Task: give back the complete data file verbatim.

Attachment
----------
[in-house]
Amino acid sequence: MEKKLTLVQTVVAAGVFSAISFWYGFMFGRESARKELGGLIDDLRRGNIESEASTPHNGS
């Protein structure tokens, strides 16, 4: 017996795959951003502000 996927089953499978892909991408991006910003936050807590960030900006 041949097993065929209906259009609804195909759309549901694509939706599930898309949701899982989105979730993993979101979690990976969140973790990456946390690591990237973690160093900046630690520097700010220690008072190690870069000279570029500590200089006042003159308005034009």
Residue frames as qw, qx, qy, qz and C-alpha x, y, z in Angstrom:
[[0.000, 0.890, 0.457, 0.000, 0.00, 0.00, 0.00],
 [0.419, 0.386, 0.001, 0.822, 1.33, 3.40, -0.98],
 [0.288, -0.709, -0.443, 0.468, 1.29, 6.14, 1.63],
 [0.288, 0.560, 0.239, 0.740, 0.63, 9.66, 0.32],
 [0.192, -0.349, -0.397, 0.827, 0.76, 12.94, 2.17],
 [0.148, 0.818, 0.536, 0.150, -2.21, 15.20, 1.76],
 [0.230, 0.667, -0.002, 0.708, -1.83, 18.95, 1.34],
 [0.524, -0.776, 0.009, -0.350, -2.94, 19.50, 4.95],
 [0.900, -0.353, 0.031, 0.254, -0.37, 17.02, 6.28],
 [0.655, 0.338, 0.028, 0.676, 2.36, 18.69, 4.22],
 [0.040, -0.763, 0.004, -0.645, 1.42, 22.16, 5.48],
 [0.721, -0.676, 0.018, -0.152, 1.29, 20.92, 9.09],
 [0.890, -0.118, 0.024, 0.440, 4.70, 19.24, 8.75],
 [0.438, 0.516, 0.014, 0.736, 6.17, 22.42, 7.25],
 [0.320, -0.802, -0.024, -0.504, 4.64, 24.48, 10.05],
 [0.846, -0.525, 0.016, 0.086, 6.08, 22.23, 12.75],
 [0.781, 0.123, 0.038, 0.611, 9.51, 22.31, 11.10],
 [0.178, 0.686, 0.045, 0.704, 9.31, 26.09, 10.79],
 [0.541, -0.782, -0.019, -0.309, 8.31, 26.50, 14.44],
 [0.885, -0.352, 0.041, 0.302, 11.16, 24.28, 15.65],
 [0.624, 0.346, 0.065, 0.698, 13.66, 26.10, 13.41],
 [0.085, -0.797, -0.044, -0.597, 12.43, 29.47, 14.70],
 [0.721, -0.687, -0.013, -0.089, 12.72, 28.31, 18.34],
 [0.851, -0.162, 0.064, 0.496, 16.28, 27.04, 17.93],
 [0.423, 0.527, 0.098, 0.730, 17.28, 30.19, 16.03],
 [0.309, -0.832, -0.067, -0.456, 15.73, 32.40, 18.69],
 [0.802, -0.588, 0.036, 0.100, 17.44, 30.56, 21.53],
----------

[in-house]
Amino acid sequence: MEKKLTLVQTVVAAGVFSAISFWYGFMFGRESARKELGGLIDDLRRGNIESEASTPHNGS
């Protein structure tokens, strides 16, 4: 017996795959951003502000 996927089953499978892909991408991006910003936050807590960030900006 041949097993065929209906259009609804195909759309549901694509939706599930898309949701899982989105979730993993979101979690990976969140973790990456946390690591990237973690160093900046630690520097700010220690008072190690870069000279570029500590200089006042003159308005034009």
Residue frames as qw, qx, qy, qz and C-alpha x, y, z in Angstrom:
[[0.000, 0.890, 0.457, 0.000, 0.00, 0.00, 0.00],
 [0.419, 0.386, 0.001, 0.822, 1.33, 3.40, -0.98],
 [0.288, -0.709, -0.443, 0.468, 1.29, 6.14, 1.63],
 [0.288, 0.560, 0.239, 0.740, 0.63, 9.66, 0.32],
 [0.192, -0.349, -0.397, 0.827, 0.76, 12.94, 2.17],
 [0.148, 0.818, 0.536, 0.150, -2.21, 15.20, 1.76],
 [0.230, 0.667, -0.002, 0.708, -1.83, 18.95, 1.34],
 [0.524, -0.776, 0.009, -0.350, -2.94, 19.50, 4.95],
 [0.900, -0.353, 0.031, 0.254, -0.37, 17.02, 6.28],
 [0.655, 0.338, 0.028, 0.676, 2.36, 18.69, 4.22],
 [0.040, -0.763, 0.004, -0.645, 1.42, 22.16, 5.48],
 [0.721, -0.676, 0.018, -0.152, 1.29, 20.92, 9.09],
 [0.890, -0.118, 0.024, 0.440, 4.70, 19.24, 8.75],
 [0.438, 0.516, 0.014, 0.736, 6.17, 22.42, 7.25],
 [0.320, -0.802, -0.024, -0.504, 4.64, 24.48, 10.05],
 [0.846, -0.525, 0.016, 0.086, 6.08, 22.23, 12.75],
 [0.781, 0.123, 0.038, 0.611, 9.51, 22.31, 11.10],
 [0.178, 0.686, 0.045, 0.704, 9.31, 26.09, 10.79],
 [0.541, -0.782, -0.019, -0.309, 8.31, 26.50, 14.44],
 [0.885, -0.352, 0.041, 0.302, 11.16, 24.28, 15.65],
 [0.624, 0.346, 0.065, 0.698, 13.66, 26.10, 13.41],
 [0.085, -0.797, -0.044, -0.597, 12.43, 29.47, 14.70],
 [0.721, -0.687, -0.013, -0.089, 12.72, 28.31, 18.34],
 [0.851, -0.162, 0.064, 0.496, 16.28, 27.04, 17.93],
 [0.423, 0.527, 0.098, 0.730, 17.28, 30.19, 16.03],
 [0.309, -0.832, -0.067, -0.456, 15.73, 32.40, 18.69],
 [0.802, -0.588, 0.036, 0.100, 17.44, 30.56, 21.53],